Edith talks about her new life in Kirkcaldy and her education. She describes her reaction when she finally met her birth father again.
INT: And what about going to school after that?
EF: Well that was…
INT: You still only spoke German?
EF: Yes, well they put me in the infant class to learn English and every morning the bell would go at a certain time. I can’t remember when…excuse me…And a group of pupils would be standing there, “We’ve come to take Edith to school!” And I had this for weeks that they came to collect me. And of course they gave me all kinds of IQ tests and various things and I had a lot of help from the infant mistress and the teachers and so gradually I got into my own, into my own age group. But every so often I had a request – somebody would come into the class and say, “Edith is to go to Miss O’Hinnachie and I thought “No, no…”
This lady did IQ tests and she sat on a squeaky cushion and every time you asked a question she would lean forward ‘Squeak! A Question, squeak! And an answer. Oh dear. It was all, you know, a man with a black bag goes up to the door, what’s his job? And things like that.
EF: So anyway…
INT: Were the children all kind to you? Because the war was starting and they must have known you came from Germany.
EF: The only time I ever had this was in Sunday School, because Mum and Dad were Christians and Dad, being thirty-nine/forty in age, he wasn’t called up because all the men had been called up. He wanted to go but he was Reserved. And he and Mum, were fire guards and different extra jobs that they did and, fine…But they were church members and we went every Sunday and only one time a little girl that I was sitting next to said, “I don’t want to sit next to you because you’re a German”. And that…whoa, that was…I went home and told Mum and Dad. Dad was furious and of course he saw his sister who was the superintendent of the Sunday School and he said, “Make sure that never happens again! And take that child away from Edith so she doesn’t have this…” You know.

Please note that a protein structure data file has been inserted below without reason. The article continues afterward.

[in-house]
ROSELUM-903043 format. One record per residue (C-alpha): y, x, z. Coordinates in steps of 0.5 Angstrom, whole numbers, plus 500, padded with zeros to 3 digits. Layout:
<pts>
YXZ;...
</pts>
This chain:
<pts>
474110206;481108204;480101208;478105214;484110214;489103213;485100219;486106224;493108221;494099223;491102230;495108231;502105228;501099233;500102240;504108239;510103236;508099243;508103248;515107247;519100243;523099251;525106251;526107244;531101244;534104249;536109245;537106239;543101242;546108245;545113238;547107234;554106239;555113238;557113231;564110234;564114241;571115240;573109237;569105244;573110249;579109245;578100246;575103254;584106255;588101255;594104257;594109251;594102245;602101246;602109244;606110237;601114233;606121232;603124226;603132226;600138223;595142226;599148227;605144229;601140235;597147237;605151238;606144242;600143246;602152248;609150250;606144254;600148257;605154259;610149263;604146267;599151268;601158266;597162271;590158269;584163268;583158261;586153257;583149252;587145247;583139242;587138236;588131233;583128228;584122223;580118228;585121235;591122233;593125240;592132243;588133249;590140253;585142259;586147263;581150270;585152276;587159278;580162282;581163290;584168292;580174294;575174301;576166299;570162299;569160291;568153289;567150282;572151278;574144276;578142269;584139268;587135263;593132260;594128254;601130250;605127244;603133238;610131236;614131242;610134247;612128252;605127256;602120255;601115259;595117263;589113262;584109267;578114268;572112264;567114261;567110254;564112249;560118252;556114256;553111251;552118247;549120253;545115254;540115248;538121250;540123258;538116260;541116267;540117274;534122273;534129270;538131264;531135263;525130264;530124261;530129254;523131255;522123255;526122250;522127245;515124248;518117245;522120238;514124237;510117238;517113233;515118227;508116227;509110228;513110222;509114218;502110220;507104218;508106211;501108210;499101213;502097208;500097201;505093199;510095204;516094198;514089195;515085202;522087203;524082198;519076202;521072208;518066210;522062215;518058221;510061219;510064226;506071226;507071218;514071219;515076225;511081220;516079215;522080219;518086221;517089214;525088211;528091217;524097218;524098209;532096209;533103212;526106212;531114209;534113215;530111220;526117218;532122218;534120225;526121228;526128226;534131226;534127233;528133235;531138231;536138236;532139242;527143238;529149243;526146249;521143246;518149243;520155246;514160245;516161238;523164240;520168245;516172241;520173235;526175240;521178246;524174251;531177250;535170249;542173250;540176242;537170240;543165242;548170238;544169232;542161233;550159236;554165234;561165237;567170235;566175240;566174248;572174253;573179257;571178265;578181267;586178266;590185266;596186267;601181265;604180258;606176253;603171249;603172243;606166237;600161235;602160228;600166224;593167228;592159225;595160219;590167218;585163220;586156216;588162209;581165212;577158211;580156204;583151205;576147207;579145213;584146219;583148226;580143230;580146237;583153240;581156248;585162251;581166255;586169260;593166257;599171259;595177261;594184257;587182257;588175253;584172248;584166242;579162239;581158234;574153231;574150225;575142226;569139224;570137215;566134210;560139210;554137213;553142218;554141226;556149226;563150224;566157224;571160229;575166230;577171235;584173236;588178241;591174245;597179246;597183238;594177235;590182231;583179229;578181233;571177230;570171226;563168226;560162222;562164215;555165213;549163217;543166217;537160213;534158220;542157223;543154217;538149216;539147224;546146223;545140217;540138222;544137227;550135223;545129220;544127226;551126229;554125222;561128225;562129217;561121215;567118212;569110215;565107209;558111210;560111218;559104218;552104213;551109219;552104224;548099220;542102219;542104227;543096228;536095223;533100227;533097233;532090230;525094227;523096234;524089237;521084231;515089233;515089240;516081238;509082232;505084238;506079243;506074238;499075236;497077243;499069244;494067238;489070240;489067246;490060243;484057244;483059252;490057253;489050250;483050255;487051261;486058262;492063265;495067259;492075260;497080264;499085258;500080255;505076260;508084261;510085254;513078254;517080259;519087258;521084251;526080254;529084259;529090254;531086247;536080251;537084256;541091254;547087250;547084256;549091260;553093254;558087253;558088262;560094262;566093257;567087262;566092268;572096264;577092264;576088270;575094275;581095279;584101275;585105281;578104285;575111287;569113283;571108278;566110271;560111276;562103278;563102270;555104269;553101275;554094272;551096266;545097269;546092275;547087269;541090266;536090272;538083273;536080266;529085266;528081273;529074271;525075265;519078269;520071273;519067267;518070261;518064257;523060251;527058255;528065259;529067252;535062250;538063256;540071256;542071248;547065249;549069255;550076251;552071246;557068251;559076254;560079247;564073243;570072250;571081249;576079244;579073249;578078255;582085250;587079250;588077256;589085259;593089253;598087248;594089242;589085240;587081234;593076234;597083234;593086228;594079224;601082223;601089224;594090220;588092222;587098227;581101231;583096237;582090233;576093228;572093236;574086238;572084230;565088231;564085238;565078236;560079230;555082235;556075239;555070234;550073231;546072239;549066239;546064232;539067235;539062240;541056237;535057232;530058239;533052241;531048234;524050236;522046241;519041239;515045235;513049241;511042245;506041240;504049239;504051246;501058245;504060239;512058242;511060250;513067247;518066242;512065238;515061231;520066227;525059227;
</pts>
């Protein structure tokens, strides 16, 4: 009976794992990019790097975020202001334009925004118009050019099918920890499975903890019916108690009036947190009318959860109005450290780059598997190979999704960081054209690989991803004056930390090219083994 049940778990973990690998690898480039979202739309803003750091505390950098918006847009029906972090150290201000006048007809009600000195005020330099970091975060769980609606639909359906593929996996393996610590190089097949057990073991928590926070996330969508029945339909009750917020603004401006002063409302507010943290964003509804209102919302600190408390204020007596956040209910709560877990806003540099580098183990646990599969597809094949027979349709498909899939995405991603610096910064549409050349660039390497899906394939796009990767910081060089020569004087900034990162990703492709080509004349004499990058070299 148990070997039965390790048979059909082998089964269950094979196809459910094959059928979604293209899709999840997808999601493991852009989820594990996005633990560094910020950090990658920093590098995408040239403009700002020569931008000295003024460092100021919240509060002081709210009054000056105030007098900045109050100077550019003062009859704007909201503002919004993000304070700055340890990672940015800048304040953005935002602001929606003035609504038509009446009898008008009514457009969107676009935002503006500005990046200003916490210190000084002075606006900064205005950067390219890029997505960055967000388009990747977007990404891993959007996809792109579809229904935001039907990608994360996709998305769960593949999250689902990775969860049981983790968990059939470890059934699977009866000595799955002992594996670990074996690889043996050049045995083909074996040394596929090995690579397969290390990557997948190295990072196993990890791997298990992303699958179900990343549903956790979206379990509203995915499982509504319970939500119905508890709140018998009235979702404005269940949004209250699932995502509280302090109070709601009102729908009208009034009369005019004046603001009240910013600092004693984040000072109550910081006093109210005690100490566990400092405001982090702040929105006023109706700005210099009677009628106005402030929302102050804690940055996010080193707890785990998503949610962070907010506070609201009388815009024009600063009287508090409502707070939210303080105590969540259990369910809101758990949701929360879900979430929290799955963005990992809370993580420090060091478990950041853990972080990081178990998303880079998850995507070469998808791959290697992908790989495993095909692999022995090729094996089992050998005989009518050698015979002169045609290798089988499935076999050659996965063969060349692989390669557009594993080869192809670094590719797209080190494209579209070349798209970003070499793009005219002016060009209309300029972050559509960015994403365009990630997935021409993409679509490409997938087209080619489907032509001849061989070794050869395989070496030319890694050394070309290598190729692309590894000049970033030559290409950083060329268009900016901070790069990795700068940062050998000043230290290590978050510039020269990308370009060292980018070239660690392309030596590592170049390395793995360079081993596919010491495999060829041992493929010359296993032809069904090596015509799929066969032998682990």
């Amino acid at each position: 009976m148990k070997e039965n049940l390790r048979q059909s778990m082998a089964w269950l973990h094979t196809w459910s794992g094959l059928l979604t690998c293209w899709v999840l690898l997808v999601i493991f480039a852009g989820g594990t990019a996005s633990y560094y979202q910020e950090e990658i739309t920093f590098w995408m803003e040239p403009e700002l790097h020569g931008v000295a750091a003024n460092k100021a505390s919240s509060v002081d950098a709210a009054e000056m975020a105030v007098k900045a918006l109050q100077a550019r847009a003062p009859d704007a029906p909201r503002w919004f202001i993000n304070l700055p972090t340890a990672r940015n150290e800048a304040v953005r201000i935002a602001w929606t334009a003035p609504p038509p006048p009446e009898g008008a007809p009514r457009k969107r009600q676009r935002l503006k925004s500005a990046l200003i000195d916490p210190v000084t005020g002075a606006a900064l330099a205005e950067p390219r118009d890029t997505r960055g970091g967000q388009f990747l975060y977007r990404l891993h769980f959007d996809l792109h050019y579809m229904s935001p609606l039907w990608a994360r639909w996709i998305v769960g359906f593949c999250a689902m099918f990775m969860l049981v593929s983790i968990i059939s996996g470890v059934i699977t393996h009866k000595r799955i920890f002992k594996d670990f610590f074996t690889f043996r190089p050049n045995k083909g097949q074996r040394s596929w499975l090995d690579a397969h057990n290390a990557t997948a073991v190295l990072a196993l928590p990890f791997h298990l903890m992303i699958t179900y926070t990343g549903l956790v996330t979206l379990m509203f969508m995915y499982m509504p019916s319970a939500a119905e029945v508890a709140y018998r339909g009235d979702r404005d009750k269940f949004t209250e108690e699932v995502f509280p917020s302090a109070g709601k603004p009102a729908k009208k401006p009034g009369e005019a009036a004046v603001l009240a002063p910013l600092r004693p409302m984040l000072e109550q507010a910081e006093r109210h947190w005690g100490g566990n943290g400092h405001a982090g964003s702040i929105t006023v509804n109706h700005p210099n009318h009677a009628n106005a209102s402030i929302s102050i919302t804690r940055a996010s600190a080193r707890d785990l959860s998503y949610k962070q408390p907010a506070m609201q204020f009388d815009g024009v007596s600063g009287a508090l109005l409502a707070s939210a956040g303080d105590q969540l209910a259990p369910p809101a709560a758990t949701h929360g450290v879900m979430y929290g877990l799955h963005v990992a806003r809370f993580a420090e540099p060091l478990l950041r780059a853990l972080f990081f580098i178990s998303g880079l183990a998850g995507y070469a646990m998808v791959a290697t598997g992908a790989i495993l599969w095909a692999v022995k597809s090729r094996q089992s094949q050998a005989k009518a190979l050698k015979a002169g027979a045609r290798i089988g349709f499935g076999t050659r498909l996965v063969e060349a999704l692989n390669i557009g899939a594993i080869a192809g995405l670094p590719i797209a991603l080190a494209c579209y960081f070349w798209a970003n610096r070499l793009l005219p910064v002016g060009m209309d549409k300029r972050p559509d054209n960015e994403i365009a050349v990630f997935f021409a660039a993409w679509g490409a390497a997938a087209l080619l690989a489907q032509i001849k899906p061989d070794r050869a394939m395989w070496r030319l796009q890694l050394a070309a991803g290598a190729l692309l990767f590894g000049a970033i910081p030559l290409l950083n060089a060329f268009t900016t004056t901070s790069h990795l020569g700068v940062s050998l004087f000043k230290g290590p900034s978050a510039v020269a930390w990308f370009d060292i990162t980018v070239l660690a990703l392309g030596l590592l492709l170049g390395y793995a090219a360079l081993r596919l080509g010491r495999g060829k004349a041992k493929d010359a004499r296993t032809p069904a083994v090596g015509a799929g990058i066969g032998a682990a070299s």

INT: So he was able to stop her.
EF: Yeah, yeah. People were curious when you went out into the park for a walk, I sometimes with Dad’s sisters went for a walk after I had lunch with them, after Sunday school and they would say, “Oh, is that the little German girl” You could hear them whispering it, you know. But nobody was unkind, ever, not ever.
INT: That was good. Did you meet other people? Once you were with your new Mum and Dad did you meet other people who had come on the Kindertransport? That had come as refugees?
EF: No it was ironic that years later friends had been living in Dysart, another part of Kirkcaldy, well they had taken in a boy of the same age as me and they never even got us together.
And he, his parents came back; they managed to escape and get out. And they went to America, and he came back to this country to see that the people who had taken him in, who we knew, and we met here and it was just an amazing, amazing time together that we had. We had never met before but we just…Oh it was just….
INT: Did anybody, as far as you know, come from the Refugee Committee to check that you were being well looked after?
EF: Probably, maybe for Mum and Dad, but I was not conscious of that, no, no. Going to the police station, when I was sixteen, seventeen and eighteen, the superintendent of the police was a friend of Dad’s and he said… ‘Gavin asks to see me each time and we’ll have a cup of tea, just a formality’.
INT: And why did you have to go the police station?
EF: Because I was an alien.
INT: I see. And then were you given British citizenship after that? What happened?
EF: Yes, it was The Minors Act that came about when I was nineteen and Dad saw about that…getting me converted to Christianity…no, to British nationality.
INT: So I am assuming that you, not only didn’t meet any other people who came from Germany, but you also didn’t meet anybody from the Jewish community, is that correct?